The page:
Rajesh Bhatra of Belur lost his wife Indudevi (40) and son Sourav (17) in the tragedy. His daughter Sneha (14) is on the missing list.

Bhatra (52) had written to then Chief Minister Buddhadeb Bhattacharjee. He has tried to meet Chief Minister Mamata Banerjee and written to Prime Minister Narendra Modi.

“I don’t have any hope from anyone. I got my wife’s body nearly seven months after the accident. But where did my daughter go? I have written to the PMO, tried meeting the CM, approached the court, but nothing has happened. I may now approach the CBI,” Bhatra said.

“I see my Sneha in every little girl. Why should I accept that she is dead when I haven’t been handed her body?” he said.

Bhatra’s family was travelling to Kalyan to spend the summer holidays at Indudevi’s brother’s home.

“I rushed to the accident site in a car,” Bhatra said. “There were bodies and body parts everywhere. “I looked for my daughter and wife. My son died after three days at CMRI hospital in Kolkata. My wife’s body was given to us in the month of December. But 11 years have passed and I do not know what happened to my daughter; if she is dead, where is her body?” Bhatra said, tears rolling down his cheeks.

Surendra Kumar Singh (54) said he had recognised a severed limb as that of his wife Neelam’s but could not find the rest of her body. Both Neelam and the couple’s son Rahul are in the list of ‘missing’ passengers.

“I saw a severed leg on the tracks and recognised it as Neelam’s. I started to look for other parts of her body, but failed. When I came back to where I had seen the severed leg, it was no longer there. People were fighting over body parts. Police and local people were saying “Jise jo mil raha hai utha lo (Just pick up whatever you can get),” Singh said.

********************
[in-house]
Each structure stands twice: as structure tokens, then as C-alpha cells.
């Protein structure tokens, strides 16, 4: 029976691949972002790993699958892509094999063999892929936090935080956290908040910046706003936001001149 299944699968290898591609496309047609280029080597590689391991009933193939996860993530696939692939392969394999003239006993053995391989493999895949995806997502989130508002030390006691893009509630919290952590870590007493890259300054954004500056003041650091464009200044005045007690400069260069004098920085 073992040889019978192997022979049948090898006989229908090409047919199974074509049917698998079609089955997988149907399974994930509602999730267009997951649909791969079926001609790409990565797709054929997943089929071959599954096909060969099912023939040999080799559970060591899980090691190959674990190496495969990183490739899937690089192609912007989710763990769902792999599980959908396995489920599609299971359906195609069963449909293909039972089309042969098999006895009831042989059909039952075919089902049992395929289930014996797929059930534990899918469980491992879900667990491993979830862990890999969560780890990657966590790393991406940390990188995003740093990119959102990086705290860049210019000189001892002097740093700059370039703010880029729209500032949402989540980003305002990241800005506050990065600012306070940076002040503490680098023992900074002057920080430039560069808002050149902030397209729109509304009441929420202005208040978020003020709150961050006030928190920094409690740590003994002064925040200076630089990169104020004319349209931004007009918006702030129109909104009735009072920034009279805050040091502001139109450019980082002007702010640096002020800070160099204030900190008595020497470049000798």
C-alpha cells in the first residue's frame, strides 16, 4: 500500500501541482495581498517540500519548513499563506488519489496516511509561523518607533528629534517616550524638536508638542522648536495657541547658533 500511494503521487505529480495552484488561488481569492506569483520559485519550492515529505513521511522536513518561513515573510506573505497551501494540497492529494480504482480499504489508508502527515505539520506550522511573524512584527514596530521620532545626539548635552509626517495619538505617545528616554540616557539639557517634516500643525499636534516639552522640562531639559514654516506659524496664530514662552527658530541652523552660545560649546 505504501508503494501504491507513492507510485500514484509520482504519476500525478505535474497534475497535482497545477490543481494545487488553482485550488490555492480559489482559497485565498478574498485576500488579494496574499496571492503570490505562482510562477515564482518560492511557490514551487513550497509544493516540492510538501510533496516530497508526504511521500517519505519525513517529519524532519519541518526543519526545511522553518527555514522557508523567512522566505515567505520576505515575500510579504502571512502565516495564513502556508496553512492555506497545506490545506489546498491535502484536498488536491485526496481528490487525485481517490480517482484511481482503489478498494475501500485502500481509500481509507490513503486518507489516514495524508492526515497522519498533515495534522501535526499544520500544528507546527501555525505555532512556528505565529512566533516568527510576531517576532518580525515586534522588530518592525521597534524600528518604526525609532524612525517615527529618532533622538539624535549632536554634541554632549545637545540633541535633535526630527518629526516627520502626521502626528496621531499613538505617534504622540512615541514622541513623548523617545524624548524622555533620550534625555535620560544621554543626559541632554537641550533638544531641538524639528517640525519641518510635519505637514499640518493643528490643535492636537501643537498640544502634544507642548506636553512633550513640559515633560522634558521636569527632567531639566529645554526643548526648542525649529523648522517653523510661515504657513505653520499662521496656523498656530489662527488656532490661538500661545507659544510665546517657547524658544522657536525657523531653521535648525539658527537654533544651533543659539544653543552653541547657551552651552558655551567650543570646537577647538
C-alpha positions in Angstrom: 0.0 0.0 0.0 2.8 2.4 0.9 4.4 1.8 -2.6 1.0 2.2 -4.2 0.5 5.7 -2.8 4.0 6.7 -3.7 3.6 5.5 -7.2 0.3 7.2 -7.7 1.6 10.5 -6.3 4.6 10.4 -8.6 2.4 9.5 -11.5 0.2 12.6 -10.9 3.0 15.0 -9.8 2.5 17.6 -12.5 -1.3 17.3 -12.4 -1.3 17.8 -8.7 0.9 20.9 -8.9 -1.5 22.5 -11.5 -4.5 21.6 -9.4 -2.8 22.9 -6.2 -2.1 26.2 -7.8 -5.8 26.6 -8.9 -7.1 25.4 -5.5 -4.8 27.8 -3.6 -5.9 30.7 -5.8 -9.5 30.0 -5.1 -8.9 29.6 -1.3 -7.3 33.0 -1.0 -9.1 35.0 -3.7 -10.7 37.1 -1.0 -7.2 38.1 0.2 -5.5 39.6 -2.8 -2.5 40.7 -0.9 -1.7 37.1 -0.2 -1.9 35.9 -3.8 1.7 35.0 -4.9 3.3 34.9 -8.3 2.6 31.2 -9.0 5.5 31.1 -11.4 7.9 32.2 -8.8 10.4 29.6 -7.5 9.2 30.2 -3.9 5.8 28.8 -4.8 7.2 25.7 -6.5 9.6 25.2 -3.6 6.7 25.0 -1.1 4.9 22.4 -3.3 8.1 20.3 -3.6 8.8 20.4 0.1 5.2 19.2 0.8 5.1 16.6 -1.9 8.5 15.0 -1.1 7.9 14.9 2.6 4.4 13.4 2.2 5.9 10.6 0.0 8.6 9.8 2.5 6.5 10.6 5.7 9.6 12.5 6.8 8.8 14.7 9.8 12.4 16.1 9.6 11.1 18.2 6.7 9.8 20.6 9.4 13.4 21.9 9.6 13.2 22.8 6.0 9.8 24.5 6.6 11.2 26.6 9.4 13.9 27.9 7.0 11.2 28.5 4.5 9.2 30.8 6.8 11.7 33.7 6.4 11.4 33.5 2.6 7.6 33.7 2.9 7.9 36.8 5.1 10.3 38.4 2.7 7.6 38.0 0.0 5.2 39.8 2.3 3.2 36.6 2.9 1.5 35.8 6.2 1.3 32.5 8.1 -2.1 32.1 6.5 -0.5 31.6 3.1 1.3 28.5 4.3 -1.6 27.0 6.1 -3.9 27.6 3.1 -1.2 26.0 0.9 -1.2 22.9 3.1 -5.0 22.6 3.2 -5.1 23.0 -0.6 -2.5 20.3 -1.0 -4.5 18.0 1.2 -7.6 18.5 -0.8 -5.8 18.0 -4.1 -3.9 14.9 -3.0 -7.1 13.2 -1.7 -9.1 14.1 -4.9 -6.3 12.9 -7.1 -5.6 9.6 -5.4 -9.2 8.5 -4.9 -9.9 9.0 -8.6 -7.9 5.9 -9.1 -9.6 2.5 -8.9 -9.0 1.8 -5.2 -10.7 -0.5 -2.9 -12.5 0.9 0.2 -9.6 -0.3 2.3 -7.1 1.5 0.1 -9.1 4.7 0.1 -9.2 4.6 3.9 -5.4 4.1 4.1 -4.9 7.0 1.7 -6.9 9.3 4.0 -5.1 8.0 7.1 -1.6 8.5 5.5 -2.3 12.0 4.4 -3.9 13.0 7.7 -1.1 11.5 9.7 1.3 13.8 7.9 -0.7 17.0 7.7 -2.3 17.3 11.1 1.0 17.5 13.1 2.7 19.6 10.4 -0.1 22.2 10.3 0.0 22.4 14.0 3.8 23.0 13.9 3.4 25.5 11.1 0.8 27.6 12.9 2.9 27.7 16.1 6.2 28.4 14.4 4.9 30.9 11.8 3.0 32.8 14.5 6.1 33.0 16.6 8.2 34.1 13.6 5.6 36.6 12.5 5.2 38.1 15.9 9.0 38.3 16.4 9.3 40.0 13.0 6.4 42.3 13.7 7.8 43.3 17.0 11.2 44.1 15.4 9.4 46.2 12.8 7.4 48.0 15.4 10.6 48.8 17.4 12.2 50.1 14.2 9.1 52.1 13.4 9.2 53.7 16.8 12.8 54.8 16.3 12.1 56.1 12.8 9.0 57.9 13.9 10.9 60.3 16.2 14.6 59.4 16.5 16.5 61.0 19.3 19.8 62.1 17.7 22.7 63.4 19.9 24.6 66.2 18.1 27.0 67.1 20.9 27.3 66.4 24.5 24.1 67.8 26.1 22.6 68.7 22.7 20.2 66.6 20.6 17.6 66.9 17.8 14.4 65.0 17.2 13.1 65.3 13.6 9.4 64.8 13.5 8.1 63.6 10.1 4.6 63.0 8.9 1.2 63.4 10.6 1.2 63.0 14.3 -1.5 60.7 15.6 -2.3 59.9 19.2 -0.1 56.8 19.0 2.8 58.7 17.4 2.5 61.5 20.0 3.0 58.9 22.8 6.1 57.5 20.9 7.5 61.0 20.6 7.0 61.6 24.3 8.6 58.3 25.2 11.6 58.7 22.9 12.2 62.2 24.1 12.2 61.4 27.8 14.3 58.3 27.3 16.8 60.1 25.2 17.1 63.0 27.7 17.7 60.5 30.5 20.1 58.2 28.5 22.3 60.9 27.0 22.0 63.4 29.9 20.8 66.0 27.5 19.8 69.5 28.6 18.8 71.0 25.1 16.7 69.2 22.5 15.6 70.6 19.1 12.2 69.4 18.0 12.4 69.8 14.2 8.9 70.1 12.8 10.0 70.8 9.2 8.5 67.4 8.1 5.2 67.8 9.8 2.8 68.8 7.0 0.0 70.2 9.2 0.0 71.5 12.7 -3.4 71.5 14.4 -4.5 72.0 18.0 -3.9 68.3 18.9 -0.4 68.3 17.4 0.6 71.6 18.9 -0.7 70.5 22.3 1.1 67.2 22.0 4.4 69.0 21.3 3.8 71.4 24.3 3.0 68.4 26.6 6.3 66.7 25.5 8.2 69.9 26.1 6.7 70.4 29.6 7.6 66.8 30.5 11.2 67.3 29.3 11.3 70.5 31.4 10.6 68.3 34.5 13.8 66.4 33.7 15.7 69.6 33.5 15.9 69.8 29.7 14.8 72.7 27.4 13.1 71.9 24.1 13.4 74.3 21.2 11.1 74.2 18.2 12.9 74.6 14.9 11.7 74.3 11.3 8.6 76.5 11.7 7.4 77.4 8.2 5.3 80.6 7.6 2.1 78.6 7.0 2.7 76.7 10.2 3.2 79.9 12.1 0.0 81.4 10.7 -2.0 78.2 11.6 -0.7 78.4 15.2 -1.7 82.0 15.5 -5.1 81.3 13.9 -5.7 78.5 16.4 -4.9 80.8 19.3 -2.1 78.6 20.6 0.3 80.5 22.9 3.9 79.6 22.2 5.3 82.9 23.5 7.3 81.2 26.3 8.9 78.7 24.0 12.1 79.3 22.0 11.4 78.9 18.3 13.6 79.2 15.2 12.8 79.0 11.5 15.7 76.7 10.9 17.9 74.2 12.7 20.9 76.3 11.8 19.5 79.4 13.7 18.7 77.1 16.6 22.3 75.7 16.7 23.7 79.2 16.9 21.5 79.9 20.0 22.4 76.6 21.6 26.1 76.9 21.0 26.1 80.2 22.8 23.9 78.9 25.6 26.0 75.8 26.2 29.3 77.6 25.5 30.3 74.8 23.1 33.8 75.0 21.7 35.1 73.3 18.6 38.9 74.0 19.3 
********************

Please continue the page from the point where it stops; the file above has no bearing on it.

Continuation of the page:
Singh too has been unable to operate his wife’s bank account in the absence of a death certificate. “We gave blood samples twice for DNA tests, but I don’t know what the results were,” he said. There is a picture of his wife and son next to Singh’s bed in the couple’s two-room flat.

Like Juthika, Singh too moved court in Jhargram in 2018 asking for death certificates. The matter is still being heard, he said.

Tirthankar Bhakat, lawyer for both Juthika and Singh, said: “The law says that if a person is missing for seven years, a court can declare that person dead. For the past one year, the court has not functioned properly due to the Covid-19 pandemic. It is unfortunate that the Railways and the state government could not help these families on humanitarian grounds… Juthika is poor; a compensatory job will save the family. But they still do not have a death certificate.”

On the alleged ‘fake’ death, CBI sources said the agency’s anti-corruption branch had received a complaint from the General Manager (Vigilance) of South Eastern Railway alleging that the ‘dead’ passenger Amritava Chowdhury, son of Mihir Kumar Chowdhury, was in fact, alive.

The Railways had handed over ‘Amritava’s body’ to his family after DNA profiling; according to the Railways, Amritava was shown as dead “by getting his DNA matched in a dishonest way with the help of government officials and insurance agents”.

A case has been registered against Amritava, members of his family, and unnamed public servants. The CBI had sought permission for a DNA test on Amritava and his father, which was carried out after the court allowed it.